Since 2011, the Pequeno Príncipe Gala has contributed to transform and save lives. Resources raised in each event are essential to maintain the healthcare services provided by Pequeno Príncipe Hospital, with whole and humanized care, and scientific studies developed by researchers of Pelé Pequeno Príncipe Research Institute.
The funds supported the operationalization of Pequeno Príncipe and acquisition of inputs and equipment. It is an amount that was transformed into diagnosis and cure.
The engagement of society in our events benefits, for example, patients of Oncology and boys and girls who need a bone marrow transplant. Cancer is the leading cause of death by disease in children and adolescents. More than 12,000 new cases are registered in Brazil every year, according to the National Cancer Institute (INCA).
In 1968, Pequeno Príncipe began to deliver Oncology and Hematology services, and it is now the largest provider of these services in Paraná in Pediatrics – according to the Paraná State’s health secretaryship – and one of the most important in the country.
In the year of 2011, the Hospital began to offer the Bone Marrow Transplant Service, when started to perform autologous transplants, which uses the patient’s own bone marrow. Then, in 2013, it was performed the first allogeneic bone marrow transplant, in which healthy cells are taken from a donor and transferred to the patient via blood transfusion.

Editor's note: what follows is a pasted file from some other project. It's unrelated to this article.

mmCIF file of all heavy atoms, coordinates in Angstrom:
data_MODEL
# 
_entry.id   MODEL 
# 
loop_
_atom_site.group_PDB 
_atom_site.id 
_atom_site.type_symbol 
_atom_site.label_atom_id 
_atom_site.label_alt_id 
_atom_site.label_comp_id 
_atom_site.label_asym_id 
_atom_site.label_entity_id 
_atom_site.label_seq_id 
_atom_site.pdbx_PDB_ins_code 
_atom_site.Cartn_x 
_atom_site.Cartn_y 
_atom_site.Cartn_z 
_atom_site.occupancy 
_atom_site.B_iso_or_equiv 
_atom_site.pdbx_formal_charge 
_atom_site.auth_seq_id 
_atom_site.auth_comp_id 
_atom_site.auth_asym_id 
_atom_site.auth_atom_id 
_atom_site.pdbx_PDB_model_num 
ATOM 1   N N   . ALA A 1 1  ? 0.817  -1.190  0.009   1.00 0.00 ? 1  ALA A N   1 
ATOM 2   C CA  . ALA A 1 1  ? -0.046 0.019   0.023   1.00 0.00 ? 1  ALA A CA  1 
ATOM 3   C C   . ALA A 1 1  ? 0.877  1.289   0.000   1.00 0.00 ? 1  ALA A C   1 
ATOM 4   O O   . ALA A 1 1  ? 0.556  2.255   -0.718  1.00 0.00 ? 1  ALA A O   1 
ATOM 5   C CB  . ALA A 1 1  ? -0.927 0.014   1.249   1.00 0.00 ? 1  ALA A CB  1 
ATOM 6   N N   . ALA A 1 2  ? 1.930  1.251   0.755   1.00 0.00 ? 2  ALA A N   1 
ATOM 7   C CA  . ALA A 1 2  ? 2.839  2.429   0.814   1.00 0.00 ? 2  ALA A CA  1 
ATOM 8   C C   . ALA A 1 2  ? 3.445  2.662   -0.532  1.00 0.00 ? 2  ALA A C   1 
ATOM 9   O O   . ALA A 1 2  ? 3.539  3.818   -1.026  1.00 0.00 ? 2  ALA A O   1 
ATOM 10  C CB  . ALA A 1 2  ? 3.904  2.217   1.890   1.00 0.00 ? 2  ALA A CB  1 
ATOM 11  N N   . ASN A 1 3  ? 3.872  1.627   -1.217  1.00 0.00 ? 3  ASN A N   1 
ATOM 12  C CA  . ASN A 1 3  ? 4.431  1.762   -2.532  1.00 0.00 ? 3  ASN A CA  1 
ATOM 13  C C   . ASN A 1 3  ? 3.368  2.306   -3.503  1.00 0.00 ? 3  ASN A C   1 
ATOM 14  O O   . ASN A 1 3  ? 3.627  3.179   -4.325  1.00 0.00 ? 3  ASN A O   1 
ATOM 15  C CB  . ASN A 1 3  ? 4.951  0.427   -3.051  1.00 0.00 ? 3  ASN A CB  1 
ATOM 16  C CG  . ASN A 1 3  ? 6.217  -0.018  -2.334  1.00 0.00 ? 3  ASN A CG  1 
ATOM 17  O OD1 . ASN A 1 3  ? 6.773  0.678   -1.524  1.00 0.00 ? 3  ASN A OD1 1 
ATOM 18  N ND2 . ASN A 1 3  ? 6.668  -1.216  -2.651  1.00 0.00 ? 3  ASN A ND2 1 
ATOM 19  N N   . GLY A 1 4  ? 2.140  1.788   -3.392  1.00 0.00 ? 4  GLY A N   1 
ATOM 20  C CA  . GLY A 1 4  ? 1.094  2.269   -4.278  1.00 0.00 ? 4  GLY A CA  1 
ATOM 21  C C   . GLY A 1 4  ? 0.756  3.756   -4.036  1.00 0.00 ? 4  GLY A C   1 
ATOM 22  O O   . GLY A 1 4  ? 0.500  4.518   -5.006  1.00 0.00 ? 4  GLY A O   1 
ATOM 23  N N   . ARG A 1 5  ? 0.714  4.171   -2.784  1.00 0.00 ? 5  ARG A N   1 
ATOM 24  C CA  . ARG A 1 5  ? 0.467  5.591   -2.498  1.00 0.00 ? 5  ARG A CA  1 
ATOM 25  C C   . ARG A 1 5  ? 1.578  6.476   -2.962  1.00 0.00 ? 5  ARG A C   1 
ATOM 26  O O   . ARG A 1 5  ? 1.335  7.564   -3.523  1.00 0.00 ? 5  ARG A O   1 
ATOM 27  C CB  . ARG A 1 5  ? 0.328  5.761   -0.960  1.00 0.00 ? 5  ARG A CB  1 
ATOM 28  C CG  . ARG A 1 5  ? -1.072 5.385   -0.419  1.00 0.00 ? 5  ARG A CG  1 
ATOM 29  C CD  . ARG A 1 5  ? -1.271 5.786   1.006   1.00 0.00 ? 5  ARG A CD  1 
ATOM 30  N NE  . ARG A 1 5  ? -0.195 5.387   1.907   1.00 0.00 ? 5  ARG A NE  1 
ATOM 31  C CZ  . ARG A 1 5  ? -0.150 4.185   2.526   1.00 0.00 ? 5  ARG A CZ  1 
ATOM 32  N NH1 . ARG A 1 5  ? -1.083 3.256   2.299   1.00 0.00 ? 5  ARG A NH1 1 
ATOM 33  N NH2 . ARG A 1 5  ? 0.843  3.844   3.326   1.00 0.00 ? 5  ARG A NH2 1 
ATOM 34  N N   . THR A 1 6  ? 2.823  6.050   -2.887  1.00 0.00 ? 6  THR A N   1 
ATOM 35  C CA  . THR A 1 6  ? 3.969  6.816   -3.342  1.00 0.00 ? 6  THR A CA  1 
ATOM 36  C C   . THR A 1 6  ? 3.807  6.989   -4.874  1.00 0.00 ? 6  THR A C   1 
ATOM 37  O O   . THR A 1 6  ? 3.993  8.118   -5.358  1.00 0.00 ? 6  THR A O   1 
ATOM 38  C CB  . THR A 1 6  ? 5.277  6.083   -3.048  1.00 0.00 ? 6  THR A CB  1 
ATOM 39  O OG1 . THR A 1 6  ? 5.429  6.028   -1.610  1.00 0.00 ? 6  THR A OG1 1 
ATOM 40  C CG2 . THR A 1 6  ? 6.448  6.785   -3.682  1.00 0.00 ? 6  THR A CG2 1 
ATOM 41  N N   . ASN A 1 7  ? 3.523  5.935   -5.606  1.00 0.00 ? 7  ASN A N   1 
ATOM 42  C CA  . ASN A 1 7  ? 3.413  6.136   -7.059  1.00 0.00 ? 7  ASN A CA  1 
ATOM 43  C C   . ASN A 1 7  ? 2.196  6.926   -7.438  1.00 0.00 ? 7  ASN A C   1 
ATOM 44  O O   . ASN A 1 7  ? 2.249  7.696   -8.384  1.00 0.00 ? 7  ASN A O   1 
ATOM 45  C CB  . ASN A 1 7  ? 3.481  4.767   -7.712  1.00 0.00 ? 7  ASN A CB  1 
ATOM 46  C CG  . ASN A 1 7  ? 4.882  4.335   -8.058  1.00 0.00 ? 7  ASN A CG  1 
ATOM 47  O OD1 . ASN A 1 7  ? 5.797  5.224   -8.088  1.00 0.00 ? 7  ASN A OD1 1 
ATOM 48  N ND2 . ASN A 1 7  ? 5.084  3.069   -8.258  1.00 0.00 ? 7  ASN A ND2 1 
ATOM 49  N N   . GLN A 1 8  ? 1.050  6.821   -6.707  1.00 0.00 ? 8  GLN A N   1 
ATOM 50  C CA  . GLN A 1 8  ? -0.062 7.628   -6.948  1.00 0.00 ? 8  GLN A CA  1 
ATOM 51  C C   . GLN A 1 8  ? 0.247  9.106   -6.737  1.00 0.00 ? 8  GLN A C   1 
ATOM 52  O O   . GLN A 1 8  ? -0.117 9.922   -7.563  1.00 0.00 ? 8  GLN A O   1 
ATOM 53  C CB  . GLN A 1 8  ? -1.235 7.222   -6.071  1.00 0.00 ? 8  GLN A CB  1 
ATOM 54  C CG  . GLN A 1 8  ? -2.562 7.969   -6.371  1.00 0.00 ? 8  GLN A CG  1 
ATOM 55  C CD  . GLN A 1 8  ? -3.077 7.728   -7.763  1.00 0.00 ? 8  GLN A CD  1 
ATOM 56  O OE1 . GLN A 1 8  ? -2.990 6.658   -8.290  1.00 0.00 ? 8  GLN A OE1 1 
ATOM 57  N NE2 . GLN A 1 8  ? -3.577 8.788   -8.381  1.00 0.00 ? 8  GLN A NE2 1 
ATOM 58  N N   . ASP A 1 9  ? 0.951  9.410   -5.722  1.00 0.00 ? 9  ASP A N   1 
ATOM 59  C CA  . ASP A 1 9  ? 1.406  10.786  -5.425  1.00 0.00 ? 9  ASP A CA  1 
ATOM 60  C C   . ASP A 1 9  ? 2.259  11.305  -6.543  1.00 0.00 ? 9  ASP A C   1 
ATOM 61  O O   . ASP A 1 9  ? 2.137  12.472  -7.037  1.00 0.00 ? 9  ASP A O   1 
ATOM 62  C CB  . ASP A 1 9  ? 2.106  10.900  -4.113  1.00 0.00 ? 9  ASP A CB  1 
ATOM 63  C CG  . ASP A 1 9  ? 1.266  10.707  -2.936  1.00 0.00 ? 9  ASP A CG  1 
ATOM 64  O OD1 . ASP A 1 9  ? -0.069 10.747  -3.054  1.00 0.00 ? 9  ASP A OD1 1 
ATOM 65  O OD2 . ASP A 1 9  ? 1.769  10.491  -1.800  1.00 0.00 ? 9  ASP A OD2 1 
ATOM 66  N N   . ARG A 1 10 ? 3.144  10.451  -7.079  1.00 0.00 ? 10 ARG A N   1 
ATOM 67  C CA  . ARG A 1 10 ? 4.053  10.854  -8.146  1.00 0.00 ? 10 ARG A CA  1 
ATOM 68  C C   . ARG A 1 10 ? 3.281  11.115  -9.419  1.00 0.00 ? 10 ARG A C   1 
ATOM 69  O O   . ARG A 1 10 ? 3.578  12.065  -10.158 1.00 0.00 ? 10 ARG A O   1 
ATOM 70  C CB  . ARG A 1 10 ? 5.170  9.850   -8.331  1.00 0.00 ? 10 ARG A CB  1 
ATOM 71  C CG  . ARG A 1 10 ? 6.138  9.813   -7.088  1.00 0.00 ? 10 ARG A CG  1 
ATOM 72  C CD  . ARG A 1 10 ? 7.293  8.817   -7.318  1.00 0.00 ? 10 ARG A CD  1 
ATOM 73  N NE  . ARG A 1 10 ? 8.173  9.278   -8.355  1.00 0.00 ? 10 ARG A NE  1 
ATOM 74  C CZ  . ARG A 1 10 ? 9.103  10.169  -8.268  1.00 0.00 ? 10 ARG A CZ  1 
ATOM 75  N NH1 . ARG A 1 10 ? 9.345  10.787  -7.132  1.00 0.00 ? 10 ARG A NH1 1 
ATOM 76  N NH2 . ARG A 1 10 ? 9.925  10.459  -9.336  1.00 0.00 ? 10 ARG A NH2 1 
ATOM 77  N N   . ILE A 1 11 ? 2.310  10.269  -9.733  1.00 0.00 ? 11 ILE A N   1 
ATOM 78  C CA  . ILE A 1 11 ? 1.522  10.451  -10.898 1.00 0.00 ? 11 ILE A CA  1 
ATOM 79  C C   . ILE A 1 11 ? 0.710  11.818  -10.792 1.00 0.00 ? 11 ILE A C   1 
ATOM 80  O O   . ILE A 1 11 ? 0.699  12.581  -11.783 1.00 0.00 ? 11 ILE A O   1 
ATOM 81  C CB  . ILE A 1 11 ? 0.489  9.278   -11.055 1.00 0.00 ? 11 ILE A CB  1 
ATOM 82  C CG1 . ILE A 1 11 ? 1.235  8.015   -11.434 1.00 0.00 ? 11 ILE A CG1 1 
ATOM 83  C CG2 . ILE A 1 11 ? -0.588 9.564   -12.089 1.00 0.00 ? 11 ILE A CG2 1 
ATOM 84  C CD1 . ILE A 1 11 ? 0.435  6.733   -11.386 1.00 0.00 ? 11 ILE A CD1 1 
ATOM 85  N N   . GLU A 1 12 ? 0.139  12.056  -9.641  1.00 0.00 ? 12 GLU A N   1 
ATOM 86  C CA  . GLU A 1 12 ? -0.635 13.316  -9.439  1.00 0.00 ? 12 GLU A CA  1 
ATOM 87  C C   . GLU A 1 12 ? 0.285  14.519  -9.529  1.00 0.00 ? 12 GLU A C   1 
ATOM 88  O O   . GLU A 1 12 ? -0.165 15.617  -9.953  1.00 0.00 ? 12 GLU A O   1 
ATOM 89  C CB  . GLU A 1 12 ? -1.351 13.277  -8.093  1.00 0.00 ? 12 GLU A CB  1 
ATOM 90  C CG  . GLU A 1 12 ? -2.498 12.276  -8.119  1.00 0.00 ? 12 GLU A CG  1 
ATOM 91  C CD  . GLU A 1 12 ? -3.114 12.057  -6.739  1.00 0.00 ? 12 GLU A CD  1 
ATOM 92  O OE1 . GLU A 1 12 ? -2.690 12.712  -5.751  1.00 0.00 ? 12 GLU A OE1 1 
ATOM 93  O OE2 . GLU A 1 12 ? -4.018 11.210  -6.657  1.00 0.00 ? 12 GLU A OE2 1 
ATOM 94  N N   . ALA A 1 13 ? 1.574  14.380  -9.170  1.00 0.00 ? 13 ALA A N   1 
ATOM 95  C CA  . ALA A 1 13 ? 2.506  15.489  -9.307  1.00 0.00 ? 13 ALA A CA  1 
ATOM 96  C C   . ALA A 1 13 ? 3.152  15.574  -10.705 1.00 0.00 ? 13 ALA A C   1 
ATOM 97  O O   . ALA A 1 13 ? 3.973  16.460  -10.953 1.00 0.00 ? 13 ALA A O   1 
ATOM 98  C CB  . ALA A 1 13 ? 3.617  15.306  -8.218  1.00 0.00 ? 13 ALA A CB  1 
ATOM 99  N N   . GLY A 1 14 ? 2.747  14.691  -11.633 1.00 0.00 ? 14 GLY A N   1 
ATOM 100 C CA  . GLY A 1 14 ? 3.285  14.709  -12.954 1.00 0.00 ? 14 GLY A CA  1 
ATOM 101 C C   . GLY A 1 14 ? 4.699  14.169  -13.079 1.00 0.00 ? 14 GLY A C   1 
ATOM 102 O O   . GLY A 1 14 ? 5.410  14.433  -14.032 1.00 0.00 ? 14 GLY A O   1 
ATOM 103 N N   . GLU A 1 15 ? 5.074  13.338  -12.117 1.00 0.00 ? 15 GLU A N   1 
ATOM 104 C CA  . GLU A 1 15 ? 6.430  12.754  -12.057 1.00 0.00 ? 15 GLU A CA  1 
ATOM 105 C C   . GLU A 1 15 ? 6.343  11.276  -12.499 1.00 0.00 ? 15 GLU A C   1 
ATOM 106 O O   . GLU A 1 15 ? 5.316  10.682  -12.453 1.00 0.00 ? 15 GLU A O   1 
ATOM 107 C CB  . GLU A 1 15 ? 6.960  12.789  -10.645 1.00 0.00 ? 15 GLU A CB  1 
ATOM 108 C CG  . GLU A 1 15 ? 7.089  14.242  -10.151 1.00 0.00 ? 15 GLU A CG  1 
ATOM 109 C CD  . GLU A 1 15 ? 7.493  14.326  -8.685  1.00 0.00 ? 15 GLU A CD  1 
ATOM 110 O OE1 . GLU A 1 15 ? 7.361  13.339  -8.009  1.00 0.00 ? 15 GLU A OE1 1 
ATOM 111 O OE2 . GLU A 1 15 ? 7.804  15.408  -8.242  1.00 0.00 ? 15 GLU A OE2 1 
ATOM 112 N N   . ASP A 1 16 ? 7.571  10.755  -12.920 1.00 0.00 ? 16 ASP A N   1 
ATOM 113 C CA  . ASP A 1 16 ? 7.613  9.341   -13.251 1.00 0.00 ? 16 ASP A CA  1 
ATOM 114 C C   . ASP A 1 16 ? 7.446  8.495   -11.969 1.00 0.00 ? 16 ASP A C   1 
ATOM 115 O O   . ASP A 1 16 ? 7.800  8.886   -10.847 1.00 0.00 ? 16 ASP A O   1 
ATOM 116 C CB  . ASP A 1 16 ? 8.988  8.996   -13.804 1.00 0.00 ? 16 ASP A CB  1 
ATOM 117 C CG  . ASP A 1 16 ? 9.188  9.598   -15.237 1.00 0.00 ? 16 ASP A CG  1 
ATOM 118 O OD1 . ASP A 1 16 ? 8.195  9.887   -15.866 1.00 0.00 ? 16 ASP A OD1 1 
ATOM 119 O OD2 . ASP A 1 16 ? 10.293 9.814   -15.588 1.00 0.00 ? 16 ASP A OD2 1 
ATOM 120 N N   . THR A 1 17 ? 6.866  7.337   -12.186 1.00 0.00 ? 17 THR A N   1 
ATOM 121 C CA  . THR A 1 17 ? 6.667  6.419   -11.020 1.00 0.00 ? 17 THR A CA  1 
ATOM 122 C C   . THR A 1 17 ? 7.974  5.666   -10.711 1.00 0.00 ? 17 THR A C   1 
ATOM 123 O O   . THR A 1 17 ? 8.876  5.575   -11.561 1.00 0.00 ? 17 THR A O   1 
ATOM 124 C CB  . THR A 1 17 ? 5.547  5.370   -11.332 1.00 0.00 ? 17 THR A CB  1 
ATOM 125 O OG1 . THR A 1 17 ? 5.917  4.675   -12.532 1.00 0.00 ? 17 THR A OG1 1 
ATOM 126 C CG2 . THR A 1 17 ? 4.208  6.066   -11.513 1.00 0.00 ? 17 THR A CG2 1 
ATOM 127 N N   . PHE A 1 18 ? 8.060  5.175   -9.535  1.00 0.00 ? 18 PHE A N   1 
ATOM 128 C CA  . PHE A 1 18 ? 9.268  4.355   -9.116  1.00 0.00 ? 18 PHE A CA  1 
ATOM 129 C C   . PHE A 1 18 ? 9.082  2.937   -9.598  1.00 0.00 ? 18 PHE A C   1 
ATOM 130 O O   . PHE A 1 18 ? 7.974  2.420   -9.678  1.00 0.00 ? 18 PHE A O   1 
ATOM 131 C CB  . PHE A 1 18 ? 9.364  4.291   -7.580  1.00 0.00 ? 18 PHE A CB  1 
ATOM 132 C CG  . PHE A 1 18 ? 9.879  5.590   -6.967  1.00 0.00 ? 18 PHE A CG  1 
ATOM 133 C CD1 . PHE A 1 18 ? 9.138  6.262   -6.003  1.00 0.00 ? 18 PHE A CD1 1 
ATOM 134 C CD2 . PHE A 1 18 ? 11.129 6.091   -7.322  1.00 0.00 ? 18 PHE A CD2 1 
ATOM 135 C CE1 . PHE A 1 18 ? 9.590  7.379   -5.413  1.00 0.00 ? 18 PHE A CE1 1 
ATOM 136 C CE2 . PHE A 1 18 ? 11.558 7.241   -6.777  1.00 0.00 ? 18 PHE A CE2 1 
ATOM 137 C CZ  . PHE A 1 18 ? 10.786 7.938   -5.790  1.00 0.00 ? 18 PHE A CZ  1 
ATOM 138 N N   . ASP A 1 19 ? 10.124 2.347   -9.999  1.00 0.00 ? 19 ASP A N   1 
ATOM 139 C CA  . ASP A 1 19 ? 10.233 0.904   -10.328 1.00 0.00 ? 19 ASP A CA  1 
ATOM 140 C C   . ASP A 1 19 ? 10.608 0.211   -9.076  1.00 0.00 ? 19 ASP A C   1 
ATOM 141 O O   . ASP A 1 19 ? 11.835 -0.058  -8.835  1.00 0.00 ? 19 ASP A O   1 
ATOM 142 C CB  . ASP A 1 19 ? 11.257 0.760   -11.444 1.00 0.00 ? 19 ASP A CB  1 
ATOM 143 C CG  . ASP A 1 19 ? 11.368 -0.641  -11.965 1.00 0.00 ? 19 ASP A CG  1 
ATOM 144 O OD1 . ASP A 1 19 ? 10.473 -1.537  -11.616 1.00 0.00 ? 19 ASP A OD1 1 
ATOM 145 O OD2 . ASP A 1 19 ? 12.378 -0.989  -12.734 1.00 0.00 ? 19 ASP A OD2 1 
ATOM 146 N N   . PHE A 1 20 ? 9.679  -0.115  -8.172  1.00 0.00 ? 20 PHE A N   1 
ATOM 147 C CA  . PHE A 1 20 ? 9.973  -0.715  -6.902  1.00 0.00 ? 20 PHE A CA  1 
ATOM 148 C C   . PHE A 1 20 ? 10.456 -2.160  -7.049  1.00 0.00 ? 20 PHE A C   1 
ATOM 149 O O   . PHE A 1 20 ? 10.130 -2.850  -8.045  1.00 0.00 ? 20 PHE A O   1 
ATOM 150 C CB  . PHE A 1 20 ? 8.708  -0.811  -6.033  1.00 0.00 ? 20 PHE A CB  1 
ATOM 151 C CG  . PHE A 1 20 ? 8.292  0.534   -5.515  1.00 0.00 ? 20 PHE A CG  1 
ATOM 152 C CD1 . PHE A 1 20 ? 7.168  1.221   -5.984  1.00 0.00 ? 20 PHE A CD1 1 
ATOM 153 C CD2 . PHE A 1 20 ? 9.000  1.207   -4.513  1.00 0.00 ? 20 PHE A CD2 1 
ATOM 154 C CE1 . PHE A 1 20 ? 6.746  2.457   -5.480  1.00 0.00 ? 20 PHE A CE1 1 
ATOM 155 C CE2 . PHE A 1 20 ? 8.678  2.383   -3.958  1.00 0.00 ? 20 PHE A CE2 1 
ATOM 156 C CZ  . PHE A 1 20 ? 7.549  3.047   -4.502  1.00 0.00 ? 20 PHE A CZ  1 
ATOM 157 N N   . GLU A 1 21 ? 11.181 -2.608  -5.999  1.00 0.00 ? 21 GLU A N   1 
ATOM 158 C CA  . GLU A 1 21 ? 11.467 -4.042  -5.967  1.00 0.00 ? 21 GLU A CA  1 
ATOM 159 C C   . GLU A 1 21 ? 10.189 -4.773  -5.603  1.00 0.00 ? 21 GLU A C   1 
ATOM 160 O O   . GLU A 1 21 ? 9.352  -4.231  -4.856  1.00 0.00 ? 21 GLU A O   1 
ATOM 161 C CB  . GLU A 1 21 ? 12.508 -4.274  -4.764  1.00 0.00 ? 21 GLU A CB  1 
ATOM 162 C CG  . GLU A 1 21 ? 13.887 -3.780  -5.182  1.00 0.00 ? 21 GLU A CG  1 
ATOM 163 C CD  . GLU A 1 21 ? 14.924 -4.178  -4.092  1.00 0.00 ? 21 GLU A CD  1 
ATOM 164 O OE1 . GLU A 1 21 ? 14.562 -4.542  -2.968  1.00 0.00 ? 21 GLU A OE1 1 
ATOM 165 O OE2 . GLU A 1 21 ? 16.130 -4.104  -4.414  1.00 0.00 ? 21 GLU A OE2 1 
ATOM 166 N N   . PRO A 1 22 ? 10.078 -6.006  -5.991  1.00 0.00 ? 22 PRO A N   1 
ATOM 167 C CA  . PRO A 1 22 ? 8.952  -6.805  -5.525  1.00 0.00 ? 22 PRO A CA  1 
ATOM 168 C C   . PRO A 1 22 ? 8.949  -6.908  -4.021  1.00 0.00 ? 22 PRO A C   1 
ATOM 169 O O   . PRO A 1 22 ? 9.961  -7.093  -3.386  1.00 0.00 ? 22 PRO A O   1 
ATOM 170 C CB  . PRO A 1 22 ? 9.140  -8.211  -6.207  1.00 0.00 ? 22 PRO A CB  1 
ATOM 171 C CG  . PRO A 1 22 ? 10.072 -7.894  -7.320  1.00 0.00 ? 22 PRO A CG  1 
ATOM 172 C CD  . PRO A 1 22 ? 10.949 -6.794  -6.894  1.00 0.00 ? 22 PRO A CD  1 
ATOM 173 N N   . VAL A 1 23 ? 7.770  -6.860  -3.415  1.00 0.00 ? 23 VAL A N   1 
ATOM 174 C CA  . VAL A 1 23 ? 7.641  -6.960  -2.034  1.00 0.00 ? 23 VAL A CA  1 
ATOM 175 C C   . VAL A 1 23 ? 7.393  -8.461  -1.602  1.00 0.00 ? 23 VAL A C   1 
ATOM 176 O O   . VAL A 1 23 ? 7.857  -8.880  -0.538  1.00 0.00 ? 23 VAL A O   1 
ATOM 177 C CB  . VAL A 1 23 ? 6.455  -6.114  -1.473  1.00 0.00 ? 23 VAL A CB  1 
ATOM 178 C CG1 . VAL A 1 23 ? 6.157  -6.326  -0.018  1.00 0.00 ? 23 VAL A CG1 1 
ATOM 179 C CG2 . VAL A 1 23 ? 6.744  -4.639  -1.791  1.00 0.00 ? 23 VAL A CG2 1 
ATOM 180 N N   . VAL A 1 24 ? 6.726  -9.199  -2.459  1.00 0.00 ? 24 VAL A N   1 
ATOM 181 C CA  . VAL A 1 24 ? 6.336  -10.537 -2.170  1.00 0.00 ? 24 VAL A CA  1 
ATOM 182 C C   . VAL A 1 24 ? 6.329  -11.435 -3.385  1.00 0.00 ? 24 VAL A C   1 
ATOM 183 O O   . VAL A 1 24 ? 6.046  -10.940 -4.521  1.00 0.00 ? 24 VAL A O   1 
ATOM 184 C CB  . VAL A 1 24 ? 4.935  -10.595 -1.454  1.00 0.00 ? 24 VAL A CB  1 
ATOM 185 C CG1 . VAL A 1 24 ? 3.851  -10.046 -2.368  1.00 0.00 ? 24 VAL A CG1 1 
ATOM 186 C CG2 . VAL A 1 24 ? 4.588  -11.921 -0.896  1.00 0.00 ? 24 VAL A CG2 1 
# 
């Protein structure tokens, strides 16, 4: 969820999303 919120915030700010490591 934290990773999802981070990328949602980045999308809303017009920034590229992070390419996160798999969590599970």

December, 2016 was marked by another milestone: the opening of the new bone marrow wing, which had its capacity more than triplicated – there were three beds and now there are ten. Thus, became the largest pediatric unit in Brazil focused on bone marrow transplantation.
More chances for life to little patients
Another initiative that is supported by the funds raised in the Pequeno Príncipe Gala is the 150 Thousand Chances for Life Project, a Pelé Pequeno Príncipe Research Institute ongoing activity. It aims at reinforcing early diagnosis and more assertive treatment in cases of adrenal cortex tumor and primary immunodeficiency diseases.
The project foresees actions in five Brazilian states (Paraná, Acre, Rondônia, São Paulo, and Rio de Janeiro) and intents to contribute to reduce infant-juvenile mortality rates; to increase the quality of life of patients and their families; provide early diagnosis, appropriate treatment methods and real chance of cure; offer data to the scientific and medical community on the incidence of these diseases; and enable discussion and intervention in public policies at regional and national level.
From the analysis of two samples of blood from new-borns, the researchers aim to detect one genetic mutation that predisposes boys and girls to adrenal cortex tumor, a type of predominantly pediatric cancer. It also seeks to detect cases of primary immunodeficiencies. The project has achieved great results thanks to partnerships established with maternities, health services units, and laboratories. By the end of the research project, 150,000 genetic analyses will be made and 300,000 people will be benefited.